The talk of getting broadband into rural communities isn’t just about fun, games, and home entertainment. Today, it’s about better health care, more jobs, and sustainable growth in a changing economy.
For electric co-ops who see unmet needs in these areas and are looking to bring modern connectivity to their territories, it’s not always necessary to go it alone. There may be a willing partner with similar community goals just down the street.
“Partnerships involving telephone and electric cooperatives are actually well-positioned to succeed where others have faced difficulties in reaching rural America,” says Shirley Bloomfield, CEO of NTCA–The Rural Broadband Association. “People need to get excited about the power of two leading community associations working together.”
In Kentucky, a partnership between a telephone cooperative (telco) and an electric co-op is bringing tele-health care services to the underserved population of McKee.
Peoples Rural Telephone Cooperative (PRTC) and Jackson Energy electric co-op, both headquartered in McKee, are collaborating on a program with the Veterans Affairs Hospital in Lexington, Ky., that allows veterans to teleconference with healthcare providers from a secure private room in McKee’s public library.
“Electric cooperatives and telephone cooperatives are both committed to their communities,” says PRTC CEO Keith Gabbard. “Reliable, affordable high-speed internet service makes rural communities stronger by connecting them to distant cities, services, and the rest of the world.”
Since 2015, the two co-ops have also collaborated on a telework program that has trained more than 350 home-based customer service and support representatives and placed them in jobs that previously did not exist in their service territories.
“These projects have provided jobs, hope, and pride to the communities served,” says Carol Wright, Jackson Energy’s CEO. “We invested $30,000 in the Booneville telework project, and the economic impact has been estimated at $1 million.”
Tim Bryan, CEO of NRTC, which serves both electric and telephone members, says when building a challenging business model like extending broadband into unserved areas, “partnerships make sense.”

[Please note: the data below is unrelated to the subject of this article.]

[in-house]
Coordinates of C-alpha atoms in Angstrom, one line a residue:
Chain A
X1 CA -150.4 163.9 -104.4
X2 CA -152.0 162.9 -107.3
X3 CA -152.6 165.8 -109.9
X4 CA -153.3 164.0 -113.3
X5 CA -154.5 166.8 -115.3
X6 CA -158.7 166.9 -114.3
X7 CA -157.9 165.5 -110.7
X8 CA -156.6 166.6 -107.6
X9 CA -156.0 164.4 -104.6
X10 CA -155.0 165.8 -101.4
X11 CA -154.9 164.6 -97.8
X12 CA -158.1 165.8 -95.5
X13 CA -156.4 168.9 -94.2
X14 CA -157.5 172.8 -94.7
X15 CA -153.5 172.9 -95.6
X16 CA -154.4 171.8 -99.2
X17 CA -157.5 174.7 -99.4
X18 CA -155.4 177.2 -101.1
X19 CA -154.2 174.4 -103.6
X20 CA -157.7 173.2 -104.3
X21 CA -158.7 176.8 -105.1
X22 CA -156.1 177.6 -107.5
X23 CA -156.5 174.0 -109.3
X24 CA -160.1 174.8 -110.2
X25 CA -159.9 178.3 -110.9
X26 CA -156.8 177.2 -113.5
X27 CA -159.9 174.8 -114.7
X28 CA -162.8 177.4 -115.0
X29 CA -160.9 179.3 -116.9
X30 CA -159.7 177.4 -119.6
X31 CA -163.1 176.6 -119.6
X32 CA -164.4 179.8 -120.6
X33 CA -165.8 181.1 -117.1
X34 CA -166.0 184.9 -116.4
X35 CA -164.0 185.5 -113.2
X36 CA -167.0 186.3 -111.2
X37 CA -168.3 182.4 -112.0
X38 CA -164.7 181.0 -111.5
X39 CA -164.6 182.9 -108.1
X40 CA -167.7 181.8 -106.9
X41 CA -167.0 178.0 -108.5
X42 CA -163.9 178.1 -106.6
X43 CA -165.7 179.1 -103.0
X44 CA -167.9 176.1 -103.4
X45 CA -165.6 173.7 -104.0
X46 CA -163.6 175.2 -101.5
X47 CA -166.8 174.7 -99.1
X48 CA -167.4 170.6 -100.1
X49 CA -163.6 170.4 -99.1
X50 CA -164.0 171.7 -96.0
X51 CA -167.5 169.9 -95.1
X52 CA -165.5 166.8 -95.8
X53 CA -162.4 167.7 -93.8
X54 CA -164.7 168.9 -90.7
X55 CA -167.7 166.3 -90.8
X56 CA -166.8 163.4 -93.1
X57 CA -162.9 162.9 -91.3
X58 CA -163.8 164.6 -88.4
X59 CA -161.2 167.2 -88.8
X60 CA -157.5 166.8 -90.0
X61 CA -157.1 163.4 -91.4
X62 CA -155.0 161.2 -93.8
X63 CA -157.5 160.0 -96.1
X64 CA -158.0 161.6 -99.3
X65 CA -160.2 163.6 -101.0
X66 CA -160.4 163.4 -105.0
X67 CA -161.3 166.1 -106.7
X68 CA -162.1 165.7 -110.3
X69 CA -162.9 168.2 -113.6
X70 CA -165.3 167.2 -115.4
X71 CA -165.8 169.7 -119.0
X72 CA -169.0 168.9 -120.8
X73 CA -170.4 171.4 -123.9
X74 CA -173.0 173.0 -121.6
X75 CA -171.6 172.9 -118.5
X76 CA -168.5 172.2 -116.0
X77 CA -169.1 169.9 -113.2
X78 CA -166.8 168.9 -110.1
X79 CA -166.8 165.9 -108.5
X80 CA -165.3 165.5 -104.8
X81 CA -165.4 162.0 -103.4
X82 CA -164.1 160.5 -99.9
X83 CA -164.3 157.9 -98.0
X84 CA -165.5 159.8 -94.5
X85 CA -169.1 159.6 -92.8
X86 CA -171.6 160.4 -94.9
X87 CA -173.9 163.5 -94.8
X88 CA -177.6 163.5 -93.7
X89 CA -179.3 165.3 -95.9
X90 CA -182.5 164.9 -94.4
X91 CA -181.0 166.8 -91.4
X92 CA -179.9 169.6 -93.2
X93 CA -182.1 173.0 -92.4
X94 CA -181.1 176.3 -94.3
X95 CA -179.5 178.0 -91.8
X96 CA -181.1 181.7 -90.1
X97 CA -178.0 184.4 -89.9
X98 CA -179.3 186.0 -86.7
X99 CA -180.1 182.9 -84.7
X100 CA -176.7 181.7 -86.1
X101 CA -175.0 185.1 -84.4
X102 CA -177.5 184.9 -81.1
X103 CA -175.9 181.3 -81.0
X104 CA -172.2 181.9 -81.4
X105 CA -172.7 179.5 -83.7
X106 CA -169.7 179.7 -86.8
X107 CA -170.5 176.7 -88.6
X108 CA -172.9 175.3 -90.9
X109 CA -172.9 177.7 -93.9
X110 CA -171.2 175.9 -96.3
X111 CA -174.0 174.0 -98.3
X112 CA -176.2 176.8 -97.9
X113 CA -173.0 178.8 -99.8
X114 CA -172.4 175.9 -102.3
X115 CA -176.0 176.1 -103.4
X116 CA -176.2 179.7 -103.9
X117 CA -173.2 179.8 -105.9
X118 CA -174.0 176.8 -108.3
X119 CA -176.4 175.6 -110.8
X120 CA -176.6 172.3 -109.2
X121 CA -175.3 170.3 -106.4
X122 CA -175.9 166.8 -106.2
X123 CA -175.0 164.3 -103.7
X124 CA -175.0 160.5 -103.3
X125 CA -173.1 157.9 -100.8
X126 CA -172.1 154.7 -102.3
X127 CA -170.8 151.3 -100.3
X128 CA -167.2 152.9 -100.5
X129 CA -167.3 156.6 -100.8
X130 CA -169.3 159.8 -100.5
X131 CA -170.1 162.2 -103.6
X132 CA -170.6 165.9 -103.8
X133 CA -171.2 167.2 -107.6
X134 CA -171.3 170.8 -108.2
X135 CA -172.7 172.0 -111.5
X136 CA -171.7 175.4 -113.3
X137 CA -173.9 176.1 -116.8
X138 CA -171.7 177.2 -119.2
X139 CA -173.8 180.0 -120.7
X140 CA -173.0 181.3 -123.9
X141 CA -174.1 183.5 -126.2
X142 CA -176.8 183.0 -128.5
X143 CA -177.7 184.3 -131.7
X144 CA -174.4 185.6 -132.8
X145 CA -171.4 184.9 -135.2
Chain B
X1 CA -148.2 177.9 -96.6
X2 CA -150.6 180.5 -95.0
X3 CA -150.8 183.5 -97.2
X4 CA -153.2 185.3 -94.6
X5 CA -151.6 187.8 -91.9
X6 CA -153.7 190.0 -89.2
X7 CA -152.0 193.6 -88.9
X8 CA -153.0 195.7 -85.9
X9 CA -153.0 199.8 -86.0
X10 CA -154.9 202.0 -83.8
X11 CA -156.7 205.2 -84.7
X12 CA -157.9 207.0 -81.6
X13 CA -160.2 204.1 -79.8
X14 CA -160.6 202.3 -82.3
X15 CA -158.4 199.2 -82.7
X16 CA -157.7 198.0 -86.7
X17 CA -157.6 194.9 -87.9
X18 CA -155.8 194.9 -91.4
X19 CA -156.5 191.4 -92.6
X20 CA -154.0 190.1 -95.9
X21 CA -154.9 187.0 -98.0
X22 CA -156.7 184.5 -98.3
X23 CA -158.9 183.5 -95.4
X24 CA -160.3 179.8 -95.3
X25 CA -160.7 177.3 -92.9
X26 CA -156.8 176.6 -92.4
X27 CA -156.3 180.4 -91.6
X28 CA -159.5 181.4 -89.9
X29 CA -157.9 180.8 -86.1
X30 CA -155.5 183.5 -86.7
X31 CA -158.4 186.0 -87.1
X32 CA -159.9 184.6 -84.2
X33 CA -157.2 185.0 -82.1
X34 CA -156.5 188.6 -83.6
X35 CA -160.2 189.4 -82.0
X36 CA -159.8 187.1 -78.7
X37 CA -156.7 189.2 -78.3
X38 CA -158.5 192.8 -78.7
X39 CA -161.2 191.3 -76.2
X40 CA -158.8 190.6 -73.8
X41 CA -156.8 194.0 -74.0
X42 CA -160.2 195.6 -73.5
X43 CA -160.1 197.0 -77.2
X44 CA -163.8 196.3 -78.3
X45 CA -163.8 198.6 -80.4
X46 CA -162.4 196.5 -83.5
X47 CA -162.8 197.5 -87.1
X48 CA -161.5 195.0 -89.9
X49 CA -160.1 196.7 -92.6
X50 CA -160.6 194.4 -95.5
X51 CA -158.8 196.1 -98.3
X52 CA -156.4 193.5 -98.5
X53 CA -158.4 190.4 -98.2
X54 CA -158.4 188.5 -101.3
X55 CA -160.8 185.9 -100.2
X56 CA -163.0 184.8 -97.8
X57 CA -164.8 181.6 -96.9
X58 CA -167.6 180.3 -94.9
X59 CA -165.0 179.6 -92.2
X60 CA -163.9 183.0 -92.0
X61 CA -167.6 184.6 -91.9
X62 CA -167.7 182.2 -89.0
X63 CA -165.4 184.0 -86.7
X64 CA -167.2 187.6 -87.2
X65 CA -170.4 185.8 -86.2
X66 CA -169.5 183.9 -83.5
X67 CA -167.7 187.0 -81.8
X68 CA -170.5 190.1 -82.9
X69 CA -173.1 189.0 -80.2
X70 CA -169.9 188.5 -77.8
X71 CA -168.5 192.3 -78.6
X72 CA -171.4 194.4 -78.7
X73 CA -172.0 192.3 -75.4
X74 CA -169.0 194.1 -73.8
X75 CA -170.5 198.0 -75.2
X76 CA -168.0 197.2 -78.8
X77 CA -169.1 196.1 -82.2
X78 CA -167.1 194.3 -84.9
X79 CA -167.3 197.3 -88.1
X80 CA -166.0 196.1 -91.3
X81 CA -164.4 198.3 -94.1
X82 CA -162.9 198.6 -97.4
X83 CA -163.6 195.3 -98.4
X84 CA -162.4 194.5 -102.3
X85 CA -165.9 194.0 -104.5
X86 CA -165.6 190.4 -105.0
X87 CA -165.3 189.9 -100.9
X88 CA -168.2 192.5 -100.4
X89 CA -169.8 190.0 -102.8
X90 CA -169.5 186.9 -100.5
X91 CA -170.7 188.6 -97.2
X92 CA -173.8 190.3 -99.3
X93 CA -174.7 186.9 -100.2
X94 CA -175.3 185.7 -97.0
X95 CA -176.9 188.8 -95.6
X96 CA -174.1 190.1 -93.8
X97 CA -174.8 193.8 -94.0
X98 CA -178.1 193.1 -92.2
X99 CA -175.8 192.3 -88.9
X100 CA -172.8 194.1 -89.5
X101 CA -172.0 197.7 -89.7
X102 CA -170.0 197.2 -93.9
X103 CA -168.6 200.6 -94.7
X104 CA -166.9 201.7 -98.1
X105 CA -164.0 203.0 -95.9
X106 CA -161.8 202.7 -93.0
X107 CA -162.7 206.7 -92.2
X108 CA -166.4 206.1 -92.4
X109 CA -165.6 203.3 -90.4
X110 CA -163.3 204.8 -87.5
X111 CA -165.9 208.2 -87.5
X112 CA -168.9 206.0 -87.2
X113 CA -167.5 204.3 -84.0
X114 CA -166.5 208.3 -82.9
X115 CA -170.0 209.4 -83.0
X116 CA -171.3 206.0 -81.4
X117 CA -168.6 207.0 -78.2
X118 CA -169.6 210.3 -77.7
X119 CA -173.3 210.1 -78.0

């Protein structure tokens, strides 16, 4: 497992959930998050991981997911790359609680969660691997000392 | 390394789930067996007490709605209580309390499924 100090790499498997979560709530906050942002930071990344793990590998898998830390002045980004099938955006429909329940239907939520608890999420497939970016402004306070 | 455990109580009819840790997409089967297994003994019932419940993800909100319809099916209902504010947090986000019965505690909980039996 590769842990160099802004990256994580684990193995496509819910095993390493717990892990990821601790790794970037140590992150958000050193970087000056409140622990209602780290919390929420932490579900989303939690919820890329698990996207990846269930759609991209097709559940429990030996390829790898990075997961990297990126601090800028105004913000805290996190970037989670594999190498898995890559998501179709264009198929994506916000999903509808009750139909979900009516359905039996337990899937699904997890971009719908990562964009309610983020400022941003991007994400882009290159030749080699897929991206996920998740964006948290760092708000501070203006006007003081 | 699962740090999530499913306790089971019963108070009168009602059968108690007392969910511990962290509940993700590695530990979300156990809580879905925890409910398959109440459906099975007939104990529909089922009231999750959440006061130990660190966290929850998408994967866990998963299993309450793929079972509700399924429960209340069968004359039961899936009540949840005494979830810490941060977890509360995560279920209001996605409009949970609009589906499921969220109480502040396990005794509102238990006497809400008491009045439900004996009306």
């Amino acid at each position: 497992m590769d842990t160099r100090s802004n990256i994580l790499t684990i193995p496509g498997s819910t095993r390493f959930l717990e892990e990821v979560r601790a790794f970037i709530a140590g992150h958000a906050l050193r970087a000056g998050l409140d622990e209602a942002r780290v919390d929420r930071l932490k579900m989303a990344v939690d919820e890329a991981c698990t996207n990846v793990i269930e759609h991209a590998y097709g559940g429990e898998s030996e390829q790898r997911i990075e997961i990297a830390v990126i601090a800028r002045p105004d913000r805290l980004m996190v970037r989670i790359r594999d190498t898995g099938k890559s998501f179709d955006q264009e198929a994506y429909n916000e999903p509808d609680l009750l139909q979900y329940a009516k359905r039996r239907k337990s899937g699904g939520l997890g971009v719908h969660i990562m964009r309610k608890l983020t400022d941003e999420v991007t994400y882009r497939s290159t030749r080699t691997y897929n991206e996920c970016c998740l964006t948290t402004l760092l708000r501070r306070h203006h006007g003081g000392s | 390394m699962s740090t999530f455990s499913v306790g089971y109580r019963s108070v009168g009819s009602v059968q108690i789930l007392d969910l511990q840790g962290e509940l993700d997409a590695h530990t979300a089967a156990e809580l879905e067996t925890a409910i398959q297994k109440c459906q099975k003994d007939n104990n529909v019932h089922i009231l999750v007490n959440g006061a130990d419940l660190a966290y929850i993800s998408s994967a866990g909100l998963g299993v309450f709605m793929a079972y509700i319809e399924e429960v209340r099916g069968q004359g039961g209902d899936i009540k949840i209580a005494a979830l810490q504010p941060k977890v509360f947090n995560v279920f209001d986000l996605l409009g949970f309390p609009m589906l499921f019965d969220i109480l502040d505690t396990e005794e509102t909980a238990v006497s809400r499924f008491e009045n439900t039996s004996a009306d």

“In our experience, electrics and telcos working together is particularly powerful because each entity offers something unique that can benefit the success of the endeavor,” he adds.
In Arkansas, Ouachita Electric Cooperative found a similar partnership with an investor-owned rural telephone company.
For more than a decade, Ouachita Electric has offered satellite internet service. But it proved insufficient for most businesses, and many members still relied on dial-up at home.
“Businesses could not locate in our service territory without reliable broadband internet service,” says Ouachita Electric General Manager Mark T. Cayce. “If schools have broadband and students do not have broadband at home, they can’t get their work done.”
To turn things around, the Camden, Ark.-based distribution co-op worked with investor-owned South Arkansas Telephone Company to create Arkansas Rural Internet Service, a fiber-to-the-home company, in July 2016. In February, their first customers began receiving service.
“East Camden, here in our service territory, is the first city in Arkansas with the capability of providing every home in the city limits with 1-gigabyte internet service,” Cayce says. “We intend to have high-speed internet service available to all of our members within three years.”
Cayce says rural telephone providers have technical expertise that complements the infrastructure owned by electric co-ops.
“Between the co-op and the phone company, we have 180 years of serving our communities,” Cayce says. “By bringing fiber into our system, we’re leaping from the Stone Age to having some of the best internet service in the country.”